Caffeine’s real power kicks in, though, when you’re tired. That’s of obvious interest to the military, which counts on servicemen and -women to make life-and-death decisions even when they have been in the field without rest for days. “When you’re sleep deprived and you take caffeine,” says Lieberman, who has carried out extensive tests on Navy SEALS, among others, “pretty much anything you measure will improve: reaction time, vigilance, attention, logical reasoning—most of the complex functions you associate with intelligence. And most Americans are sleep deprived most of the time.” Again, caffeine doesn’t make you inherently smarter; it just lets you call more effectively on the intelligence you already have.

Precisely how it all works is still being figured out by neuroscientists. What they know is that caffeine binds to receptors that normally accept adenosine, a neurotransmitter that signals brain cells to quiet down their activity. Blocking adenosine staves off sleepiness. The resulting higher level of brain activity puts the nervous system on alert, triggering the release of adrenaline—the probable cause of caffeine’s tendency to focus the mind.

Caffeine also triggers the release of dopamine, mostly in the frontal areas of the brain and the anterior cingular cortex, in which the so-called executive functions like attention, task management and concentration are located. This is consistent with what the Austrian scientists reported last month at the Radiological Society of America’s annual conference in Chicago. Dr. Florian Koppelstaetter and his colleagues at the Medical University in Innsbruck gave 15 male volunteers 100 mg each of caffeine—about the same amount as in two cups of coffee—and then tested their short-term memory. Not only did the caffeine drinkers perform significantly better than those on placebos (all the subjects were in both the caffeine and the control groups in different rounds of testing), but when the scientists scanned their brains with functional MRIS, the anterior cingular cortex and the frontal lobes lit up with increased activity.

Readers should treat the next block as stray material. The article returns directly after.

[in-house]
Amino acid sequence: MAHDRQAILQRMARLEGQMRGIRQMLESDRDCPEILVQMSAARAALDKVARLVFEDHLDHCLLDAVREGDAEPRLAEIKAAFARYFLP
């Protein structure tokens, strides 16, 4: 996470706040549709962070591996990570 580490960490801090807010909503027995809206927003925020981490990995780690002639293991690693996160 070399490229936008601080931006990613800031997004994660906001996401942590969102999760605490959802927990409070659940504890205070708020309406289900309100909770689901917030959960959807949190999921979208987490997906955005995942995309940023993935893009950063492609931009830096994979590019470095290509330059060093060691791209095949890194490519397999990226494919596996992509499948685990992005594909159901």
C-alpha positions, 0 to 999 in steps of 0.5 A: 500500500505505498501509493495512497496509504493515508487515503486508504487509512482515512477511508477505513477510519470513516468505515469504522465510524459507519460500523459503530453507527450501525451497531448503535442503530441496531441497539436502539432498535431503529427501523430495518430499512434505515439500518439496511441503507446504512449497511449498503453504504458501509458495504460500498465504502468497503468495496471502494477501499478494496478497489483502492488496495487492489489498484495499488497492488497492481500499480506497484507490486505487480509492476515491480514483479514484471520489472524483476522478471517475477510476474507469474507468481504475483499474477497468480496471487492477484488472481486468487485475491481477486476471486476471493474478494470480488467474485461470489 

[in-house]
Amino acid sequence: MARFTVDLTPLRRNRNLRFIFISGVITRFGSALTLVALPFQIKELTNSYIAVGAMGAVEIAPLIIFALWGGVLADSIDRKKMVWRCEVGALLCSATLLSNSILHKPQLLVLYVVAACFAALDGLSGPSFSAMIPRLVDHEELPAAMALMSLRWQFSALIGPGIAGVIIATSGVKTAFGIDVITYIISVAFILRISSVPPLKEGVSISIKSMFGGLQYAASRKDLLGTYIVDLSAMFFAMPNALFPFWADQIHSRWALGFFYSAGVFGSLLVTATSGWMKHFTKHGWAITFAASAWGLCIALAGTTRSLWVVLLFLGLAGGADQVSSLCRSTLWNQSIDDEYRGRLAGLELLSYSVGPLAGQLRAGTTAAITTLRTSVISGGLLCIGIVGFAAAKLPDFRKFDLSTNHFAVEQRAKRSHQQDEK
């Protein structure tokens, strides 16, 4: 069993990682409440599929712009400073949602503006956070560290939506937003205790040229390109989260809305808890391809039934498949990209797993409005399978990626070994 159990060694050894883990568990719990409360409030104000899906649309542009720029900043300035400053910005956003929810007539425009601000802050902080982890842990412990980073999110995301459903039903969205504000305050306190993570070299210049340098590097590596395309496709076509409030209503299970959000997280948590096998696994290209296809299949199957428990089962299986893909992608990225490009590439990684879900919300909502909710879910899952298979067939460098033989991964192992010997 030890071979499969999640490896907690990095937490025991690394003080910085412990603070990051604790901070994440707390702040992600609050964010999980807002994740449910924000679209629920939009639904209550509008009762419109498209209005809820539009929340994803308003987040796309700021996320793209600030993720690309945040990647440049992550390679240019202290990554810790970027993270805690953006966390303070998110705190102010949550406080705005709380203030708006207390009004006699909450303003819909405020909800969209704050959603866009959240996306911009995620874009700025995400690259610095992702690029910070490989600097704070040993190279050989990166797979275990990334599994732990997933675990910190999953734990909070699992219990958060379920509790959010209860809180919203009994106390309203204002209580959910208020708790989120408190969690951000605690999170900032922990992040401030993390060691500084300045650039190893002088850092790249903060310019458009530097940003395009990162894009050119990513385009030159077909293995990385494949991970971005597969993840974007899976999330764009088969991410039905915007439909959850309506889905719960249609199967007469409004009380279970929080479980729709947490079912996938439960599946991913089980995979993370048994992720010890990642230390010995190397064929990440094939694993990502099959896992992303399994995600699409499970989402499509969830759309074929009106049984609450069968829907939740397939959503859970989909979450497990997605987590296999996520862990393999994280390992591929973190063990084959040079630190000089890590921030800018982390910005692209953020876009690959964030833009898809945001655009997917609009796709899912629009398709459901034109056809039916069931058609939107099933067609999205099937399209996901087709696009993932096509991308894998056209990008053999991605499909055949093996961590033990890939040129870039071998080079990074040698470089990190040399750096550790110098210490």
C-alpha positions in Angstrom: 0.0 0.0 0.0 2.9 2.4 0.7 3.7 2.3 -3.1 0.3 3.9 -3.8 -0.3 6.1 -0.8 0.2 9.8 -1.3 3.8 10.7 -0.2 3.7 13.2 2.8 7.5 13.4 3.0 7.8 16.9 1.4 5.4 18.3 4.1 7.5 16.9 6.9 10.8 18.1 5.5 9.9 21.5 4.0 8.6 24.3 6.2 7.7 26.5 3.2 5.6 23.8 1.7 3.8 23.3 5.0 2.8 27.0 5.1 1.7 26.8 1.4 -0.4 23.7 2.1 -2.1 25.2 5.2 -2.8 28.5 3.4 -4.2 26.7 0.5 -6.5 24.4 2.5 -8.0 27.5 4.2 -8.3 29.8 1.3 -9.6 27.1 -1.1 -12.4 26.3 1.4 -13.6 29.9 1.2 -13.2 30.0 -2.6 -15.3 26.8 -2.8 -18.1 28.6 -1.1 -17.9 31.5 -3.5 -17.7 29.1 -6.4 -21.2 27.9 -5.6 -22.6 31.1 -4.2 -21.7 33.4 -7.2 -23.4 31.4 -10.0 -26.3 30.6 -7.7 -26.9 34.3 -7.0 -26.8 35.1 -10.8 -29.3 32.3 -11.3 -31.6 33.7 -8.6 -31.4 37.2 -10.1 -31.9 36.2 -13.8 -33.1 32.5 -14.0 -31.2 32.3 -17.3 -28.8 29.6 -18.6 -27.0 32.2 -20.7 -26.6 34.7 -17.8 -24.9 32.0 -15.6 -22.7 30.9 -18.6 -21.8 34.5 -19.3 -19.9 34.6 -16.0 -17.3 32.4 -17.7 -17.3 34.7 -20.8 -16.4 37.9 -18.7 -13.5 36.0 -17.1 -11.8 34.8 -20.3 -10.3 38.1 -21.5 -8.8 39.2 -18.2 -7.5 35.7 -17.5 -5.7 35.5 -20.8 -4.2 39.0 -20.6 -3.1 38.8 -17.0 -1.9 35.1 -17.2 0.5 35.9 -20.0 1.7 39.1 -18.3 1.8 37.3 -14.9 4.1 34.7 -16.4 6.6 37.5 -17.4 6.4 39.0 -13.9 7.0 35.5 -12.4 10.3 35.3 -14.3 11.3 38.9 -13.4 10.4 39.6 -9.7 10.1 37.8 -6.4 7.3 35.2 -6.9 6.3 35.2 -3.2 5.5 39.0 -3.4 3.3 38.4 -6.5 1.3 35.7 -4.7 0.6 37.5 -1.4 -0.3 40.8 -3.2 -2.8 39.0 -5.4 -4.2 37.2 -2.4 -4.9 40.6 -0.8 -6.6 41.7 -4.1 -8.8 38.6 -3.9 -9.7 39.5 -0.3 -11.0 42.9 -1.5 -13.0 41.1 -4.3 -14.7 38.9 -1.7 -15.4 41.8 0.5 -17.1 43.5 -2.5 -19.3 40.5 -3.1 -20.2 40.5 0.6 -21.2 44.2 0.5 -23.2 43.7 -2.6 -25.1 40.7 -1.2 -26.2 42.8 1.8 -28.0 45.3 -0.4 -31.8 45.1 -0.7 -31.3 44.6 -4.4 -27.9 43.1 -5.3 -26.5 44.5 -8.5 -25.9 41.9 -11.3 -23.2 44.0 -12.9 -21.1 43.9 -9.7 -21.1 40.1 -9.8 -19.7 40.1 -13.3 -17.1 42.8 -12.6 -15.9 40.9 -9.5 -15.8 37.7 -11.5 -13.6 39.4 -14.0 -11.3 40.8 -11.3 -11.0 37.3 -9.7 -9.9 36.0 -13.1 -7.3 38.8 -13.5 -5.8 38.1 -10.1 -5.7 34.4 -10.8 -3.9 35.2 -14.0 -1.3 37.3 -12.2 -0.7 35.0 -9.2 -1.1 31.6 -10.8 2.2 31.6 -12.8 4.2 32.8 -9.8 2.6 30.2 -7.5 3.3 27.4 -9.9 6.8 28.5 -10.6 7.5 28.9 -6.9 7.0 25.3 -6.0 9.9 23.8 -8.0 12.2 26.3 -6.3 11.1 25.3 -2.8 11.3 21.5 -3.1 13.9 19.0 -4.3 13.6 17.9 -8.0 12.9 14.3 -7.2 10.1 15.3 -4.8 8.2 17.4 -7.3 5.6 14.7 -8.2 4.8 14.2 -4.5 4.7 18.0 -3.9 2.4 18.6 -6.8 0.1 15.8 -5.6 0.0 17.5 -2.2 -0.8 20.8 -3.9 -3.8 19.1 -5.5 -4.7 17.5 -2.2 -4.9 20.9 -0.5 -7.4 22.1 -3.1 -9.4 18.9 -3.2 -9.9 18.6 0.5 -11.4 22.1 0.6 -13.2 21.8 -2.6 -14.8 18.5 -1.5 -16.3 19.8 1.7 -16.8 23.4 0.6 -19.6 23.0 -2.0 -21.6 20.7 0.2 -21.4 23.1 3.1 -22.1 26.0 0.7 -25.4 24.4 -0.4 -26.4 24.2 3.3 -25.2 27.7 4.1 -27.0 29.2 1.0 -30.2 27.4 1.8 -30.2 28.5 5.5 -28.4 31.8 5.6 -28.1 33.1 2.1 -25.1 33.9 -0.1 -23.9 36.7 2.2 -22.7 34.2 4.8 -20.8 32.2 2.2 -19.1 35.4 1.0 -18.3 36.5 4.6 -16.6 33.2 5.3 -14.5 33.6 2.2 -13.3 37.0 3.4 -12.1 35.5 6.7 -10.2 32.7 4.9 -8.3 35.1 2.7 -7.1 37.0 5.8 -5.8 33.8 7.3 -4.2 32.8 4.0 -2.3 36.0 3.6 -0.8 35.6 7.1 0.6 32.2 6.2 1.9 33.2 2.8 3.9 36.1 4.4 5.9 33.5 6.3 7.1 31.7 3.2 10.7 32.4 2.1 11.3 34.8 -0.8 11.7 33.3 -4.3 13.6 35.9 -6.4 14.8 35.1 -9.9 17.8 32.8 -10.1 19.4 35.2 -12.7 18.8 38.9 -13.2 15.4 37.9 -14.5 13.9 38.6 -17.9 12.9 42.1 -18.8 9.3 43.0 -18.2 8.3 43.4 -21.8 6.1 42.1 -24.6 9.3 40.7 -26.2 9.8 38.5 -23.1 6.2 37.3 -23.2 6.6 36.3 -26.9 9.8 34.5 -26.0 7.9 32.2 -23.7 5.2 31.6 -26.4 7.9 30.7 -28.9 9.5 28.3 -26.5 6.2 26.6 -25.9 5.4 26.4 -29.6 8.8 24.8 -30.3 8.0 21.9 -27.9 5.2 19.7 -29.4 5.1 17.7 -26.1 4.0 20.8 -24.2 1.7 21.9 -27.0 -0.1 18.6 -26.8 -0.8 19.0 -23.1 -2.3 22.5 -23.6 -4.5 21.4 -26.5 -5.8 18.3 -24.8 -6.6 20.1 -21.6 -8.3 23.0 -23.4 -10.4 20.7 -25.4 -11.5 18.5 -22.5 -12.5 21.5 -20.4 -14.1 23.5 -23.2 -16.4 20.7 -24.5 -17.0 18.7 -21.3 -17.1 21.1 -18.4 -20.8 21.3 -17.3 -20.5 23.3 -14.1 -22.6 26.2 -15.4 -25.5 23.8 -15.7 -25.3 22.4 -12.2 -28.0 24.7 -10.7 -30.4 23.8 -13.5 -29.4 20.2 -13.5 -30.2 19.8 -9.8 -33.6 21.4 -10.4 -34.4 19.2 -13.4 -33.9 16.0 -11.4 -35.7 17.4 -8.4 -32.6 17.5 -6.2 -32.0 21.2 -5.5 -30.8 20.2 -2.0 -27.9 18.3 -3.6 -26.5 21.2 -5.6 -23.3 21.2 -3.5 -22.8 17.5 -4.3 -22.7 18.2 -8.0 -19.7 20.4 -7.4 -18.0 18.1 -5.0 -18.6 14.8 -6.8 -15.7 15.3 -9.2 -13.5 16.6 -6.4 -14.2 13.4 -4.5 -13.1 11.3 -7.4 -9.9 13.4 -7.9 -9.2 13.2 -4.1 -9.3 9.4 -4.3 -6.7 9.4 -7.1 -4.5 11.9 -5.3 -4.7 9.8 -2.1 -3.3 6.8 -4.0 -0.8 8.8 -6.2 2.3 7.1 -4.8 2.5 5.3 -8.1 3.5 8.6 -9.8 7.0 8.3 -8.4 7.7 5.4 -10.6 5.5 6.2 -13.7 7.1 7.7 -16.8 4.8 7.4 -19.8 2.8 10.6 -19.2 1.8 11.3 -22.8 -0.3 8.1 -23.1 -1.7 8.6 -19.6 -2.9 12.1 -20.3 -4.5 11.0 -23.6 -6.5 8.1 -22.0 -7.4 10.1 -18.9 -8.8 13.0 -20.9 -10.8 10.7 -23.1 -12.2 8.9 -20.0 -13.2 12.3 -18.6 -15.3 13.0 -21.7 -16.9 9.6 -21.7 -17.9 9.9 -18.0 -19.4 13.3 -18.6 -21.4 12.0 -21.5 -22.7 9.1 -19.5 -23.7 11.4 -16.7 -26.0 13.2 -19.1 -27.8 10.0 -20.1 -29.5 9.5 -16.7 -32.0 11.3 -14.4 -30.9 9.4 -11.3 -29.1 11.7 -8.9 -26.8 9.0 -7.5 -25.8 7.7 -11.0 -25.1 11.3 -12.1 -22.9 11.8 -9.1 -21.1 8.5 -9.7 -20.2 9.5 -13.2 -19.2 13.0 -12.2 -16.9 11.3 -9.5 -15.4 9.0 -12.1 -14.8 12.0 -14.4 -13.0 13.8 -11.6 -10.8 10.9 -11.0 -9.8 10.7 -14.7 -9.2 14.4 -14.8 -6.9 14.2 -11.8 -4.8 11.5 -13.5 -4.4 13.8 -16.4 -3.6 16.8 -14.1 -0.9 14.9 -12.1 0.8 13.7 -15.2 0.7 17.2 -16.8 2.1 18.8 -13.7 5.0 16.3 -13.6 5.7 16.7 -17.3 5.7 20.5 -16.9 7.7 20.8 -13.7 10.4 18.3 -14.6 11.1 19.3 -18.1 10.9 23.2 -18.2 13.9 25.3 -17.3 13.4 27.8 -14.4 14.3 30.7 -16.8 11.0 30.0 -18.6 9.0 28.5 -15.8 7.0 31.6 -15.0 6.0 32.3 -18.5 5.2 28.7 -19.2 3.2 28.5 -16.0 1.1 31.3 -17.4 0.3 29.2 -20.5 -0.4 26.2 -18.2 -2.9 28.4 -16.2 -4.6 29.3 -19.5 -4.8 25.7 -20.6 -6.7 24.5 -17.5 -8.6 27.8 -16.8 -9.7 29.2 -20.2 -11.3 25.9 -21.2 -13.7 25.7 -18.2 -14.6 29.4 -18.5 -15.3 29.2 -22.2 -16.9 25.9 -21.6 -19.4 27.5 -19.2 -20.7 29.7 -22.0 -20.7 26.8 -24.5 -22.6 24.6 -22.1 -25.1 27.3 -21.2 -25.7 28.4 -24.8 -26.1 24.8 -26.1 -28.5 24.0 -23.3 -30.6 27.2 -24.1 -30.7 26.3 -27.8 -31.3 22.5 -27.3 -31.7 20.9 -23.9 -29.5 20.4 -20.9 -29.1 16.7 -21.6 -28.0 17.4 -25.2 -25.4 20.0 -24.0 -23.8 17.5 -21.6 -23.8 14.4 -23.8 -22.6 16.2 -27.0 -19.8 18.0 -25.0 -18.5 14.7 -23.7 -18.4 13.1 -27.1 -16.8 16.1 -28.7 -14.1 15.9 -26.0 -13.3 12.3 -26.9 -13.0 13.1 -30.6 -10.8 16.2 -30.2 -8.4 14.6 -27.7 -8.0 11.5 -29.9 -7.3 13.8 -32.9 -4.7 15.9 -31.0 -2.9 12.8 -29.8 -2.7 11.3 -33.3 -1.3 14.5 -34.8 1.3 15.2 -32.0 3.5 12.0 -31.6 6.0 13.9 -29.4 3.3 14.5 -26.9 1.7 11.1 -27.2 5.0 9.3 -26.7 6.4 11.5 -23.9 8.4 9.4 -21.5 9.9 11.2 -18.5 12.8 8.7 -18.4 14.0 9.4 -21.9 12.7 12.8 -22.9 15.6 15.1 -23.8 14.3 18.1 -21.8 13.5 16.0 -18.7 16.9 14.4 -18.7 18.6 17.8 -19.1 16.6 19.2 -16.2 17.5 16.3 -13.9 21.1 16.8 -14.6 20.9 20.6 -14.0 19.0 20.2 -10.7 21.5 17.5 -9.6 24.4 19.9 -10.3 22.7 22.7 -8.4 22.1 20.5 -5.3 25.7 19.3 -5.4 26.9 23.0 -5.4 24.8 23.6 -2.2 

Caffeine is just a single chemical, of course, whereas coffee contains scores of substances. Some of them are antioxidants, which could explain part of its protective effect against disease. Some are psychoactive. “Our research,” says Martin, “has focused on some of those other elements, such as chlorogenic acids, which keep adenosine in circulation in the brain longer than normal. That might augment coffee’s ability to increase concentration without increasing irritability.”

And then there’s tea and chocolate, both of which also have caffeine, along with their own mélanges of antioxidants and other chemicals. Teasing out the specific actions of each one and separating them from caffeine’s could take years. For the patrons crowding Small World Coffee, all of that is beyond the immediate point, which seems to be nothing more than getting a morning fix of one caffeinated drink or another before setting off to conquer the intellectual challenges waiting at the university just up the street. “A mathematician,” the legendary number theorist Paul Erdos used to say, “is a machine for turning coffee into theorems.” Organic chemistry, neuroscience, psychology and pretty much universal experience suggest that he probably was on to something.